Today, Wednesday 27 March 2019, IKEA Sweden is harvesting and serving its own home-grown lettuce for the first time. Working with Bonbio as its circular farming partner, IKEA is trialling the growth of lettuce in containers outside its department stores in Malmö and Helsingborg. The farming takes place in a circular cycle, with the nutrients being extracted from food waste.
A few weeks back, farming containers were installed outside the department stores in Malmö and Helsingborg. What looks like a conventional shipping container conceals a high-tech growing operation comprising 3,600 lettuce plants in an area of 30 m2. This is a one-year trial in which IKEA is collaborating with Bonbio, an expert in circular farming. The purpose is to learn about how farming containers can help IKEA department stores to serve more sustainable food.
“It is not every day that we have a harvest celebration at IKEA and it is really fun for us to finally be able to serve our own lettuce. It is fresh, crisp and has a bit more taste than regular lettuce. We will start serving the lettuce in our staff canteens, but hope to soon be able to offer it to our customers,” says Ann Holster, responsible for IKEA Sweden’s restaurant operations.
The container has four levels and is full of different sizes of lettuce. The seeds are sown in batches, so there is always lettuce available for harvesting. No pesticides are needed during the growing process because the farming takes place in a closed system.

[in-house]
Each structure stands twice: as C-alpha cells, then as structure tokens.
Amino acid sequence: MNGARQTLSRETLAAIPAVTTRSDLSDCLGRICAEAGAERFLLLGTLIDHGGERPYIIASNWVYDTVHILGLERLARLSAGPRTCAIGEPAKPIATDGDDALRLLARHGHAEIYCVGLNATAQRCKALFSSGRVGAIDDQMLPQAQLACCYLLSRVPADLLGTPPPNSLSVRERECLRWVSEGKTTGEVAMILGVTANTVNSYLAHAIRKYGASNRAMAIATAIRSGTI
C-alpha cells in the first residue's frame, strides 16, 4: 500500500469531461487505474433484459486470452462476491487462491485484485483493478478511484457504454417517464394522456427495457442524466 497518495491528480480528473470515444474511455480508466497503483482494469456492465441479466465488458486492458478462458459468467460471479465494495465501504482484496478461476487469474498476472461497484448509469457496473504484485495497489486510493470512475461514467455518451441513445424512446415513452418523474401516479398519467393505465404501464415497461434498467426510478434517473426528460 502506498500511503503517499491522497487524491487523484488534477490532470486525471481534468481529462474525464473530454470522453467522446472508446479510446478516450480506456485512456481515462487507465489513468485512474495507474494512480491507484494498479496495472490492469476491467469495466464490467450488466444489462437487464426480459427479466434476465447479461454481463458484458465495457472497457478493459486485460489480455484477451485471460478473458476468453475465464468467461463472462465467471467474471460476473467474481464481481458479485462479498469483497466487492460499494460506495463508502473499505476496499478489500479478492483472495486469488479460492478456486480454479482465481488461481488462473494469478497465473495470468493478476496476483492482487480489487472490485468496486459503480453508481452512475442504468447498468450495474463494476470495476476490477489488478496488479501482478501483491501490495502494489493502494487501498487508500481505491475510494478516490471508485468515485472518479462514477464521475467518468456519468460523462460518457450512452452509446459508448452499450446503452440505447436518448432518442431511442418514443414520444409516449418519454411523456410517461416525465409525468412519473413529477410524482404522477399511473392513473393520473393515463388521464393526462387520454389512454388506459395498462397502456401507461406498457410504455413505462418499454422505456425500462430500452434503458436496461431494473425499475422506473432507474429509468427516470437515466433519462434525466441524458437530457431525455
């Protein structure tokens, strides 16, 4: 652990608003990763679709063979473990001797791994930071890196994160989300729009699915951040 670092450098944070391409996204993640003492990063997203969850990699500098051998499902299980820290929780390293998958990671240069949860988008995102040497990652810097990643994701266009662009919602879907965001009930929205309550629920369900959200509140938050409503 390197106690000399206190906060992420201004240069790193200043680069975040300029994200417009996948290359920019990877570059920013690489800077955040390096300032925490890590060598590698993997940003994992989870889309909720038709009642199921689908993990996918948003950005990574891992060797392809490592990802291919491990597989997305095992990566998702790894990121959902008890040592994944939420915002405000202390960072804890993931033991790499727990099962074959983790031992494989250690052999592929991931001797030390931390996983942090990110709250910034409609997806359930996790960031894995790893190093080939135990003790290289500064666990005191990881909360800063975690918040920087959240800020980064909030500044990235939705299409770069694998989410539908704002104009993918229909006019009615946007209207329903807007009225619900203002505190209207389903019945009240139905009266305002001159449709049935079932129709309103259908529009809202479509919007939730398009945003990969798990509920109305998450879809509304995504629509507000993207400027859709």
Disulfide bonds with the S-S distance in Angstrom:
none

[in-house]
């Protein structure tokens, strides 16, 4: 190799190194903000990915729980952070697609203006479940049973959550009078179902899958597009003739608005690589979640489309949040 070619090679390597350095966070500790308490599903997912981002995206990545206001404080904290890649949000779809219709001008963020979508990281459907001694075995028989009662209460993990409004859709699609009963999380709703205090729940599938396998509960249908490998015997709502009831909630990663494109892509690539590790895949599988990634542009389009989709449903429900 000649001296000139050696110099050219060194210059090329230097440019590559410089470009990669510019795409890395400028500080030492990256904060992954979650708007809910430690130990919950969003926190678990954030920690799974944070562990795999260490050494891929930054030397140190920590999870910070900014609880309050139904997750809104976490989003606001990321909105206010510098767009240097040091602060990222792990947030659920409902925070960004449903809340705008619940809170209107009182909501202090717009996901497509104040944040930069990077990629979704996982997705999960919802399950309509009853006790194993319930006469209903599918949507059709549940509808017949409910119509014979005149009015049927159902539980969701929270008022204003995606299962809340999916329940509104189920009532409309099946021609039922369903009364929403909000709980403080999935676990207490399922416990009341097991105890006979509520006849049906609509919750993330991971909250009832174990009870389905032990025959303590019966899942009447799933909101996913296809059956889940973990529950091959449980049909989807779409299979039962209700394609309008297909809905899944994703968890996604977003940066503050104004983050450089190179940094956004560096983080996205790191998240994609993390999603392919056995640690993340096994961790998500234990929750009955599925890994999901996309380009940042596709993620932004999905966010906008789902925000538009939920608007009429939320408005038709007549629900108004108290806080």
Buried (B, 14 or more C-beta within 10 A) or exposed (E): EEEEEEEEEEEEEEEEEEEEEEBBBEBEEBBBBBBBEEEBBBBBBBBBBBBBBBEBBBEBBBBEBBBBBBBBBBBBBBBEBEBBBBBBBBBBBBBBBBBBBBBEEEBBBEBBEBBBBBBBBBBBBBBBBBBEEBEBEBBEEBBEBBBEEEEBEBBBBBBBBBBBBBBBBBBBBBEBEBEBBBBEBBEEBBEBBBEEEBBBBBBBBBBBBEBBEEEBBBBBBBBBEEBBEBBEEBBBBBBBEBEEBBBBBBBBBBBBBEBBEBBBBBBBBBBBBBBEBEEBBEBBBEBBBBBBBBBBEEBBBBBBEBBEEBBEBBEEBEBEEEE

“Our horticulturists set all the important parameters needed for optimal growth of the lettuce, such as temperature, light, water, nutrition and carbon dioxide content. The first weeks of farming have gone very well,” says Fredrik Olrog, Managing Director, Bonbio.
Instead of soil, the roots of the lettuce grow in water containing liquid plant nutrients. This is known as hydroponic farming. Nutrition is extracted from organic waste, including food waste from IKEA’s restaurants, at the biogas plant in Helsingborg.
“By 2030, we at IKEA will be climate positive. Since the production of food accounts for a large proportion of the world’s carbon dioxide emissions, we need to find new solutions for growing food in a more sustainable way. This trial growing lettuce in containers is a part of this,” says Catarina Englund, Global Sustainability Manager, Ingka Group.
Thanks to the hydroponic and vertical farming methods, 90 percent less water is required and less than half of the area needed for conventional farming. Other advantages are that the crops are locally grown and can be harvested all year round regardless of weather and seasons.